NEW YORK (Reuters Health) - People who have had an attack of shingles involving the eyes may have a heightened risk of stroke for a year afterward, a study published Wednesday suggests.
Shingles is a painful condition caused by a reactivation of the virus that causes chickenpox, known as varicella-zoster virus. Once a person has had chickenpox, the virus goes into a dormant state, dwelling in the body’s nerve fibers.
Some people — including adults older than 50 and people with compromised immune systems, from conditions such as HIV — are at increased risk of having the virus reactivate and cause shingles.
Shingles usually begins with a burning pain or itch in one location on one side of the body, followed by a rash of fluid-filled blisters; in an estimated 10 percent to 20 percent of cases, people develop ophthalmic shingles, which involves the skin around the eye and sometimes the eye itself.
In the new study, Taiwanese researchers found that among adults with and without ophthalmic shingles, those who’d had the infection were more likely to suffer a stroke in the year after seeking shingles treatment.
Among 658 men and women with the infection, 8 percent had a stroke during the study period, versus just under 2 percent of 1,974 shingles-free adults the same age.
The researchers then accounted for a number of factors that could help explain the higher stroke rate — like age, and the presence of chronic health problems like high blood pressure, diabetes and heart disease. They found that ophthalmic shingles itself was still linked to a more than four-fold increase in the risk of stroke.
The findings, reported in the journal Neurology, do not prove that ophthalmic shingles causes strokes in some people. But they build on evidence linking shingles to stroke risk.
In a recent study, the same research team found that patients who had been treated for any form of shingles had a slightly higher rate of stroke over one year than a comparison group of people the same age — 1.7 percent, versus 1.3 percent. The link appeared particularly strong among people who’d had shingles affecting the eyes.
The bottom line for people who’ve had ophthalmic shingles is that they should do what they can to reduce their risk factors for stroke, senior researcher Dr. Jau-Der Ho, of Taipei Medical University, told Reuters Health in an email.
That, Ho said, includes not smoking, keeping blood pressure in check and, for people with diabetes, good blood sugar control.
It is possible that the shingles virus raises the longer-term risk of stroke in some people. Since the 1970s, Ho’s team notes, there have been reports of people suffering strokes soon after shingles infection — within about two months, on average.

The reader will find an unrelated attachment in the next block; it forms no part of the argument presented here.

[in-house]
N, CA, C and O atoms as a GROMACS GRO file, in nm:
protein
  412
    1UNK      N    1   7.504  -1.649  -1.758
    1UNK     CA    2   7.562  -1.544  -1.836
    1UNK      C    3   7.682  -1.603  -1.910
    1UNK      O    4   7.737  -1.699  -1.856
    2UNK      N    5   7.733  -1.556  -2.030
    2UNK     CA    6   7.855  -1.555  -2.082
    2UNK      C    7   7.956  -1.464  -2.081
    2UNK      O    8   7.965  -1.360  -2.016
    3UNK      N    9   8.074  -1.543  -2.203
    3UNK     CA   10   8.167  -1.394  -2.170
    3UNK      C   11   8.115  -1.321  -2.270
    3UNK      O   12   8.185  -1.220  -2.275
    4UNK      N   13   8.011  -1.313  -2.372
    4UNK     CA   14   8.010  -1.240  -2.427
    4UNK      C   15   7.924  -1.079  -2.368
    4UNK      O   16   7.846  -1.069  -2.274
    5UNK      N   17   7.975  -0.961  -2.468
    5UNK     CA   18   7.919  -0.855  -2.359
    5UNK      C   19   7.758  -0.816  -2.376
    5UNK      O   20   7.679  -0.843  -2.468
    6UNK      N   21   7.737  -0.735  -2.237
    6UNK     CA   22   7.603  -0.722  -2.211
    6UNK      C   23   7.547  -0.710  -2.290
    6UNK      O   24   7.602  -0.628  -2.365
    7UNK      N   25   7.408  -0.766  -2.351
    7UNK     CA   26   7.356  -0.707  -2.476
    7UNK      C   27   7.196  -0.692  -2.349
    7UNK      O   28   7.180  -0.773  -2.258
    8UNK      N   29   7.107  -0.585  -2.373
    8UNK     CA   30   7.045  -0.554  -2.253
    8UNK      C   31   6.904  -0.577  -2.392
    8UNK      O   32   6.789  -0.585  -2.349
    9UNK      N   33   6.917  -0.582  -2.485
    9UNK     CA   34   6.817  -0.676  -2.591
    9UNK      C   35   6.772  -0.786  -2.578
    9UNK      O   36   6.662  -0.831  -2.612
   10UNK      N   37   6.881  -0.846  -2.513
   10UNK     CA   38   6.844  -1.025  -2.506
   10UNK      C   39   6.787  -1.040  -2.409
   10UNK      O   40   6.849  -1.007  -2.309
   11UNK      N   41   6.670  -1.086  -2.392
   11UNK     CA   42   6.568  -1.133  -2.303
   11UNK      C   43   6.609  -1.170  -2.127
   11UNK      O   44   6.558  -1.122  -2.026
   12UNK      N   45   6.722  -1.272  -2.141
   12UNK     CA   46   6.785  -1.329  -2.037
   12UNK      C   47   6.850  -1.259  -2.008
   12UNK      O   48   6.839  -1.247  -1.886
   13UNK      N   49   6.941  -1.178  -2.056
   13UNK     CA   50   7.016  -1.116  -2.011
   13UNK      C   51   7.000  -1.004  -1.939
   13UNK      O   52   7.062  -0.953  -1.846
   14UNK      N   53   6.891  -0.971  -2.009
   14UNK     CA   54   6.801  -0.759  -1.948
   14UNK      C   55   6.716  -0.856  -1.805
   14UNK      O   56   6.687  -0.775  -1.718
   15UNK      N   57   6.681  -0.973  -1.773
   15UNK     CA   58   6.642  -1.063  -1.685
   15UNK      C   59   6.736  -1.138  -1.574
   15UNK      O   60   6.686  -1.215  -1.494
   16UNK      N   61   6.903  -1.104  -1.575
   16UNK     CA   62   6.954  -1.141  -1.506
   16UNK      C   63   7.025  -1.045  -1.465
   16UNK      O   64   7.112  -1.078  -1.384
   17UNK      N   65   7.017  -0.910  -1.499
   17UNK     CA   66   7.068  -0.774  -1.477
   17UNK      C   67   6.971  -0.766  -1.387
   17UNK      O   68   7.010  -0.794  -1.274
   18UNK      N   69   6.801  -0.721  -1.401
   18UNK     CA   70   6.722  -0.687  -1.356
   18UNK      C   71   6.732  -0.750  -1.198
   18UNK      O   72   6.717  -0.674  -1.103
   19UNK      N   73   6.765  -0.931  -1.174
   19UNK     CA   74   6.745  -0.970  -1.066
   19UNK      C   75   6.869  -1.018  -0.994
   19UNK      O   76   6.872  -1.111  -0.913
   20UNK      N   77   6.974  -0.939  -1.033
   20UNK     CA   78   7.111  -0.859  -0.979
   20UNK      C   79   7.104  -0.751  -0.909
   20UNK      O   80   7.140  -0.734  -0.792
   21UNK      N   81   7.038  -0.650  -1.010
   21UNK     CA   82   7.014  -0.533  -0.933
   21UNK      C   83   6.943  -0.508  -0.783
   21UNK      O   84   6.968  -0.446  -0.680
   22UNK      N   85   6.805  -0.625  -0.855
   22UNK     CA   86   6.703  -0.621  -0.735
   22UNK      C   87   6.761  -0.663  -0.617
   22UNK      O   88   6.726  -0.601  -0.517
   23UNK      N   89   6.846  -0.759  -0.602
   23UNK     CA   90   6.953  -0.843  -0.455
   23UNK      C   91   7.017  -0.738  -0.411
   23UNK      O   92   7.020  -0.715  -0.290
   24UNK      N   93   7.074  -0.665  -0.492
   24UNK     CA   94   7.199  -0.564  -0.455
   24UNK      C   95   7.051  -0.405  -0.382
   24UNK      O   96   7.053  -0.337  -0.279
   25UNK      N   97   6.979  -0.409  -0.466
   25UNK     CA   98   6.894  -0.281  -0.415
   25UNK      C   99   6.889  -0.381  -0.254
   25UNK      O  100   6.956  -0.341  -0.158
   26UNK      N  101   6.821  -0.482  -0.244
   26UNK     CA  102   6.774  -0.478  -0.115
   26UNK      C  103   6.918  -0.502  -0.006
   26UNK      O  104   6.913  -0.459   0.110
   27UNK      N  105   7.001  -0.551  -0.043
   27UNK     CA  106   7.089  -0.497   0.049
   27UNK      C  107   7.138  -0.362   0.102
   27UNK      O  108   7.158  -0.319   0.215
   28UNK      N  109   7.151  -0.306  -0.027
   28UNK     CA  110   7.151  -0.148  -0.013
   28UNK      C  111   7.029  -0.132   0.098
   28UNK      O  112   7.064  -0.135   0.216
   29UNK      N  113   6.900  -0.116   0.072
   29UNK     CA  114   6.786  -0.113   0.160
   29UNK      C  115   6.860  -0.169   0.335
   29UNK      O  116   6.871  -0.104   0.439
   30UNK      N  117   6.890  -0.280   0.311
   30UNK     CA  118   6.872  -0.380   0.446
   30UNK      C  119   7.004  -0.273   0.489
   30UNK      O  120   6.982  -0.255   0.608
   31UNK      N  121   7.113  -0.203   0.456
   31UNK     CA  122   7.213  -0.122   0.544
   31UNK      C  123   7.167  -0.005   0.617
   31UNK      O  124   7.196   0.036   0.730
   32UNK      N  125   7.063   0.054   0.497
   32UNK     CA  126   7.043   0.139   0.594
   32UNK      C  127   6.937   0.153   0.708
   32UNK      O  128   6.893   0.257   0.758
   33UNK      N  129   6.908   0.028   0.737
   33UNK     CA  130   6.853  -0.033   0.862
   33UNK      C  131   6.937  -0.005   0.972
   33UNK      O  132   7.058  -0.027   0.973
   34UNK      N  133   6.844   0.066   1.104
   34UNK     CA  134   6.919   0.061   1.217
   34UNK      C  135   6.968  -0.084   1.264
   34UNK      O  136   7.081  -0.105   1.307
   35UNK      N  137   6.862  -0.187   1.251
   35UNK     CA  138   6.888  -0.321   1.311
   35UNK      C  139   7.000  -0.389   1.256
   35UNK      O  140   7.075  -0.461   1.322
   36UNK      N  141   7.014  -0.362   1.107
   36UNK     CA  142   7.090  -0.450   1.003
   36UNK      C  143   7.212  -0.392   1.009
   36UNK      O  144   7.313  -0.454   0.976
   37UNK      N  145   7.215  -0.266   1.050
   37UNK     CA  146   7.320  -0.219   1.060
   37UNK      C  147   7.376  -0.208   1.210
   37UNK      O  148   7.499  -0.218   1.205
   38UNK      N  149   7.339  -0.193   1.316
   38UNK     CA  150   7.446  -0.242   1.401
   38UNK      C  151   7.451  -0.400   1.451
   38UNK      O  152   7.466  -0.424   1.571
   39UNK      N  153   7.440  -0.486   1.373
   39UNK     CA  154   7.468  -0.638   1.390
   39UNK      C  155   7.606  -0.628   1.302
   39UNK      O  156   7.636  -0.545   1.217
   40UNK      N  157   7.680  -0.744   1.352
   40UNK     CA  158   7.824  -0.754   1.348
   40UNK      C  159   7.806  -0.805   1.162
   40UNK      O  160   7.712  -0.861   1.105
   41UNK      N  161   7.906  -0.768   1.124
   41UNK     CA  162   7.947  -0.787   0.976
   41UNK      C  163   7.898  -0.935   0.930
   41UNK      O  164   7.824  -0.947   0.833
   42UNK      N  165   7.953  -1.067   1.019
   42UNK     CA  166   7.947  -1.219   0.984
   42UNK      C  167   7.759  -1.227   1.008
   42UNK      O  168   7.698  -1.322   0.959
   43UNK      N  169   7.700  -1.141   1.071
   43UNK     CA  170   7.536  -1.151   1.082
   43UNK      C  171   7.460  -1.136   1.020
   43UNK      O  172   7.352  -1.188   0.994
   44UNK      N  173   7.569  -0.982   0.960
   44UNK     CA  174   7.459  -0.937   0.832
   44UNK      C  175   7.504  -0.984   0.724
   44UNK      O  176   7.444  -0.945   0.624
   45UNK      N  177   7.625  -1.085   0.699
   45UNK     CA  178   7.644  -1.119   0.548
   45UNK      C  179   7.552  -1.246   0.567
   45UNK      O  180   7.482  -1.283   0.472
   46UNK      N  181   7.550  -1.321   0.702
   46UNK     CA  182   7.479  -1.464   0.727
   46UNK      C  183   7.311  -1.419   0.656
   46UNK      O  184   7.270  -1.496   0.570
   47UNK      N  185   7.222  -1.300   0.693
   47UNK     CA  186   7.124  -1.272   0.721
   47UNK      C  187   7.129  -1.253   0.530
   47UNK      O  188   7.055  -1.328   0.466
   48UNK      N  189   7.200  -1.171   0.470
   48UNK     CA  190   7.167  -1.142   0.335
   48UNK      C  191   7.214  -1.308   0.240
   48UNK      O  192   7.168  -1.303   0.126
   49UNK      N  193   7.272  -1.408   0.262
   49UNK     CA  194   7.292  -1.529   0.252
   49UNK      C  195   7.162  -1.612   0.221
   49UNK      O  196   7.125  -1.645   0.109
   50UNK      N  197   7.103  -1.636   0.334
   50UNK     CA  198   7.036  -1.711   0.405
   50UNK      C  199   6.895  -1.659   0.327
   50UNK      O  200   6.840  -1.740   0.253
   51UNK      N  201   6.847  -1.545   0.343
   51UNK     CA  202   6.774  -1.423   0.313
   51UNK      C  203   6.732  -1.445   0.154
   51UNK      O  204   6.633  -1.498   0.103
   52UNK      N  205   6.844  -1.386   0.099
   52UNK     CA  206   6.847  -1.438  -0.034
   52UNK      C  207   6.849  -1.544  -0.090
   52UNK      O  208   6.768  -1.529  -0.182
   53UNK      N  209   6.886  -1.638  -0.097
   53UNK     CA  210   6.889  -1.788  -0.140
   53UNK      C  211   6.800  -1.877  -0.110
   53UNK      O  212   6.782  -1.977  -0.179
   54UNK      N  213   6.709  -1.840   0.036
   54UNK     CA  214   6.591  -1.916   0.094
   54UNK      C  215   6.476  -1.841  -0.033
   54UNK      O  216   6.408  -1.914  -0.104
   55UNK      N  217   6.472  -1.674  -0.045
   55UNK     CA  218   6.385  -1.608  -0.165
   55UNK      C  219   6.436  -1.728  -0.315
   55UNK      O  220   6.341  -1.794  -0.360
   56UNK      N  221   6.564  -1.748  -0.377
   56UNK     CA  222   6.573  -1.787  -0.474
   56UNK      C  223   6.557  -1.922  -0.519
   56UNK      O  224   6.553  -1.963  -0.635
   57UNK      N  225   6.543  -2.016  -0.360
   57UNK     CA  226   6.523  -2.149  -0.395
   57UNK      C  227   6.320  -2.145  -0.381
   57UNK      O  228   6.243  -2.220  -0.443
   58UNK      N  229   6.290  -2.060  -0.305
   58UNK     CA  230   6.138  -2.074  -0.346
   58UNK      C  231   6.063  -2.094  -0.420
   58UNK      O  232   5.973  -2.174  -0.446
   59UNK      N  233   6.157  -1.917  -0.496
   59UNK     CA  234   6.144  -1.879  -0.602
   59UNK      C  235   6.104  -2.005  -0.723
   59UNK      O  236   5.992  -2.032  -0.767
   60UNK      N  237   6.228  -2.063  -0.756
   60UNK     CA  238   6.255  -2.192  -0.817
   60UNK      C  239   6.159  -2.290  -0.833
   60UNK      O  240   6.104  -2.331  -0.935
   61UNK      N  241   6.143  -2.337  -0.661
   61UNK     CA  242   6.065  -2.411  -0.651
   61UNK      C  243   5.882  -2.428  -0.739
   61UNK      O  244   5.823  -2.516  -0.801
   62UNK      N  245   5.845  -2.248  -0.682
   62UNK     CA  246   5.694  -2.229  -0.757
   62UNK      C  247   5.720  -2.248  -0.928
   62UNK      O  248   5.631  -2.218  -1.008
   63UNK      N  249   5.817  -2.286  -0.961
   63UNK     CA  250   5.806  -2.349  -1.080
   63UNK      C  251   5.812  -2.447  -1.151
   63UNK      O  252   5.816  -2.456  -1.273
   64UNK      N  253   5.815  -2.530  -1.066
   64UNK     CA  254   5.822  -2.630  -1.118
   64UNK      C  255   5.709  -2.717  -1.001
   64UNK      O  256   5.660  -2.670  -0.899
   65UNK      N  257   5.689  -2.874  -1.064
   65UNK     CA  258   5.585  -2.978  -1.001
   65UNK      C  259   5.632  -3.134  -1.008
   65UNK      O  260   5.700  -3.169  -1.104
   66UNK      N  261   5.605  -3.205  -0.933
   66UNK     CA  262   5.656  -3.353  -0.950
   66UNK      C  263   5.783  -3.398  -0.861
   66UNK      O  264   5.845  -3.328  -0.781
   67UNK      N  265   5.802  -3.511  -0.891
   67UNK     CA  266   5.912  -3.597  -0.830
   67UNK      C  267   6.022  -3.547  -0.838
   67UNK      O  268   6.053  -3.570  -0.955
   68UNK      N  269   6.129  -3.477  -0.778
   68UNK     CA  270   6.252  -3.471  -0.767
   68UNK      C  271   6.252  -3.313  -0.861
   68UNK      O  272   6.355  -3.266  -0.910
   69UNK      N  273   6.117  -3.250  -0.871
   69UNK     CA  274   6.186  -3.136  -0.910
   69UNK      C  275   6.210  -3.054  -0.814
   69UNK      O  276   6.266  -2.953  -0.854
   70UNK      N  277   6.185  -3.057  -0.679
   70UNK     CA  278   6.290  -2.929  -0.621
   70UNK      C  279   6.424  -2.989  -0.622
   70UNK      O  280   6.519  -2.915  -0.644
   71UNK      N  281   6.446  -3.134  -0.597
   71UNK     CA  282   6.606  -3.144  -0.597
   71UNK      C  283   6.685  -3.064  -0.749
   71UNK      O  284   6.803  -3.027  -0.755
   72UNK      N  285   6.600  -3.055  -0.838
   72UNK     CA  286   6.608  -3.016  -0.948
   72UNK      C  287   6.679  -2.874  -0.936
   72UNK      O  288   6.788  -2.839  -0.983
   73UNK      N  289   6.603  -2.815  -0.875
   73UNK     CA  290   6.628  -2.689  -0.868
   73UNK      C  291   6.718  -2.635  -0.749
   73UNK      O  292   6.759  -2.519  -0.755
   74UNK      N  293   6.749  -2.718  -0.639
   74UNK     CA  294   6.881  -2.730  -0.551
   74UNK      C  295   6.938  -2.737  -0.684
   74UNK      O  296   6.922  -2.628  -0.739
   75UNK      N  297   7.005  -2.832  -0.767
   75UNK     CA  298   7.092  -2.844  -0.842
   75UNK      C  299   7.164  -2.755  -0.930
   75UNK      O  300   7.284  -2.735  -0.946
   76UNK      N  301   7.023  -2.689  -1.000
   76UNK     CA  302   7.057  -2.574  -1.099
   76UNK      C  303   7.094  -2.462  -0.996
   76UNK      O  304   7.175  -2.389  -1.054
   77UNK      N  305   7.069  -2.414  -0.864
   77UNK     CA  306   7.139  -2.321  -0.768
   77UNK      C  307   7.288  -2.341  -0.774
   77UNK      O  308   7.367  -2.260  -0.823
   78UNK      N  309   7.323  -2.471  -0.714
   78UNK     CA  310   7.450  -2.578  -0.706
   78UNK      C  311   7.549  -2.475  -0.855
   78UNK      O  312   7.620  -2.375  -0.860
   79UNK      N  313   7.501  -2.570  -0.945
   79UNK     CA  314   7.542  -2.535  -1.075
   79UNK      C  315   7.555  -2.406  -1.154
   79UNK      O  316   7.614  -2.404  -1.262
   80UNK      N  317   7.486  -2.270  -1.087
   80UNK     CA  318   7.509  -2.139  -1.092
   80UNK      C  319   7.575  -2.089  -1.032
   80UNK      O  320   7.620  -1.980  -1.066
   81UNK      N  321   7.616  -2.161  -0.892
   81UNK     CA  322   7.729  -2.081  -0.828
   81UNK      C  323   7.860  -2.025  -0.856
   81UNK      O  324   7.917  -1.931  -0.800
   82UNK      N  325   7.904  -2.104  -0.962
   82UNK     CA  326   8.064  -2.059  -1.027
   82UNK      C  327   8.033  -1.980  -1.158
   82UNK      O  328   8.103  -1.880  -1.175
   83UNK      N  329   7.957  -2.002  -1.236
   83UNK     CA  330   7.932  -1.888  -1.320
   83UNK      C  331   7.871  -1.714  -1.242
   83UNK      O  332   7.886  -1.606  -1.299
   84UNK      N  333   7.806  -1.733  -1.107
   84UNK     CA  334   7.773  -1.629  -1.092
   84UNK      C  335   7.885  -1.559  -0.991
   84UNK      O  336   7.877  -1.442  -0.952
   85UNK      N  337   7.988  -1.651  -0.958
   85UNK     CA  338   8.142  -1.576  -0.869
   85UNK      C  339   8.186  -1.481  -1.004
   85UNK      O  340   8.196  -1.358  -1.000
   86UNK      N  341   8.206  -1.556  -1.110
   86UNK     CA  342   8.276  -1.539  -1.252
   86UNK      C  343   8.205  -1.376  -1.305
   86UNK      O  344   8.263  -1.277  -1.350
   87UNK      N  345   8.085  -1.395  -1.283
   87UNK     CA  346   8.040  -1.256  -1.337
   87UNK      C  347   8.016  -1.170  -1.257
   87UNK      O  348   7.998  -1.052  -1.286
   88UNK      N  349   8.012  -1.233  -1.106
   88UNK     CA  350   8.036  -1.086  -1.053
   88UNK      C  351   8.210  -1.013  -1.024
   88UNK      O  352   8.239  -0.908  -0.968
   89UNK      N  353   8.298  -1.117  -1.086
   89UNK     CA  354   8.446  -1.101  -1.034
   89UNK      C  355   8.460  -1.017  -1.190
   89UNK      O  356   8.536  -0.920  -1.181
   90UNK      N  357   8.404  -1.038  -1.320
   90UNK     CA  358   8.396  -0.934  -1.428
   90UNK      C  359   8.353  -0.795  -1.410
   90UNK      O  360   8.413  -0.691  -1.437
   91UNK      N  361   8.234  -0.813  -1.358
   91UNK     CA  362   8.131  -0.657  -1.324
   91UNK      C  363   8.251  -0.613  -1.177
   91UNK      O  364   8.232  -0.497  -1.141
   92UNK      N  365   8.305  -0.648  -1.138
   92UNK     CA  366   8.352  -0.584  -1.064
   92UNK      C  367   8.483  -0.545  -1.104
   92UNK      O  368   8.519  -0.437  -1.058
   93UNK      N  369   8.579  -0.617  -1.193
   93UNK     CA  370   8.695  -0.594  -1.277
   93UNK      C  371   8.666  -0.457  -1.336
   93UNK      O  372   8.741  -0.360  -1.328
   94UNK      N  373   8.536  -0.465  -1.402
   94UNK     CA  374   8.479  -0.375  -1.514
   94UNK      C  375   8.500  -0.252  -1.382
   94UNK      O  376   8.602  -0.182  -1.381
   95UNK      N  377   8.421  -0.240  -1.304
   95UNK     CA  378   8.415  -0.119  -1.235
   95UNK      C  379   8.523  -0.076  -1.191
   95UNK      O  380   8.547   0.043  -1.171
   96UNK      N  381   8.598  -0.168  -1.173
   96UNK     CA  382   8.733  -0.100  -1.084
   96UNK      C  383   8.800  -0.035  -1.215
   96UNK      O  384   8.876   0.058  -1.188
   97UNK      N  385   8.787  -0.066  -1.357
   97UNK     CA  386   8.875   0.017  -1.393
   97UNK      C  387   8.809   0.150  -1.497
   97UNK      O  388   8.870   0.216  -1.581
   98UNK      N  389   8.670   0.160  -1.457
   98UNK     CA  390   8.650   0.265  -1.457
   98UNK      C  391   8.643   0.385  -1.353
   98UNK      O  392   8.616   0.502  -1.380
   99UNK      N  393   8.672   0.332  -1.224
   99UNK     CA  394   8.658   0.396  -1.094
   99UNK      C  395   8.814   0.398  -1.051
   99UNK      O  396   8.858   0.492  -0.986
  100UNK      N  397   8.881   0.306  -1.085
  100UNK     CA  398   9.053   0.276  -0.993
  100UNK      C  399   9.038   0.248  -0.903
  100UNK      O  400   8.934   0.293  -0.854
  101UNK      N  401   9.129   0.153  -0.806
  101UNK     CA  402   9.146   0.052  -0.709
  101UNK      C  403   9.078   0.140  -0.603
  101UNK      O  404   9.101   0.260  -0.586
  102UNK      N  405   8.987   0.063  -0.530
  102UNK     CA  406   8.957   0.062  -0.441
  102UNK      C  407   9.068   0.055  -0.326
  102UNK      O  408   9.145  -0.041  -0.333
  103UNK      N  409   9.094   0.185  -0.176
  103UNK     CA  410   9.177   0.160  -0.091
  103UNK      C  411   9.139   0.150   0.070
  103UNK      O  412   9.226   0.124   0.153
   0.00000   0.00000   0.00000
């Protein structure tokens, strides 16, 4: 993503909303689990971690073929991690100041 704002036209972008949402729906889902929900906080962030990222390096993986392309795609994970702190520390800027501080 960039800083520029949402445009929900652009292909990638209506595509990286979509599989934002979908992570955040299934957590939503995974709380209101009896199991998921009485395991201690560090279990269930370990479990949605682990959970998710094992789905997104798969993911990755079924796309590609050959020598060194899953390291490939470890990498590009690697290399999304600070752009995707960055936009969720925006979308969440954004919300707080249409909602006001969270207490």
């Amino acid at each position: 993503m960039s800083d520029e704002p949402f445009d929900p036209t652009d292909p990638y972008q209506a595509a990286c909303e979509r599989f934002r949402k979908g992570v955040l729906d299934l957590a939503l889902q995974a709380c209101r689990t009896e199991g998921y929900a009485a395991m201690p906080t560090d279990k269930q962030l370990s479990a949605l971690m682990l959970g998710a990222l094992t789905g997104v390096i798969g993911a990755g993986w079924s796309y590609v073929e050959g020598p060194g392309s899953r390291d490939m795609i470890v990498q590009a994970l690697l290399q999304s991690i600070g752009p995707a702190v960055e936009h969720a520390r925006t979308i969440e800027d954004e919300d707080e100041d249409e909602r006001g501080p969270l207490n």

Varicella-zoster virus is the only human virus known to replicate in arteries in the brain. It’s possible, according to Ho, that in some people, the virus does relatively milder blood vessel damage that does not immediately result in stroke, but accelerates any ongoing atherosclerosis — a build-up of artery-clogging plaques that can lead to stroke.
However, more research is necessary before any conclusions can be drawn, according to an editorial published with the report.
A major limitation of the study is that relied on a review of patient records, writes Dr. Gustavo A. Ortiz, a neurologist at the University of Miami School of Medicine.
The researchers used a national health insurance database to identify 658 adults who had been treated for ophthalmic shingles and compared each with three randomly selected, shingles-free patients of the same age and gender. Such studies can only point to an association between two variables — like shingles and stroke risk — and not whether one causes the other.
The study also lacked some key information on patients, Ortiz notes, such as whether they smoked or had atrial fibrillation, a heart-rhythm disturbance that can lead to stroke.
Another question is whether antiviral treatment for shingles might make a difference in longer-term stroke risk. Ho’s team found no evidence that ophthalmic shingles patients who received antiviral medication had a lower stroke risk than those who went untreated.
But again, Ho said, the study design does not allow firm conclusions. Controlled studies that follow patients over time are needed to see whether antiviral treatment affects long-term stroke risk, he said.
SOURCE: Neurology, online March 3, 2010.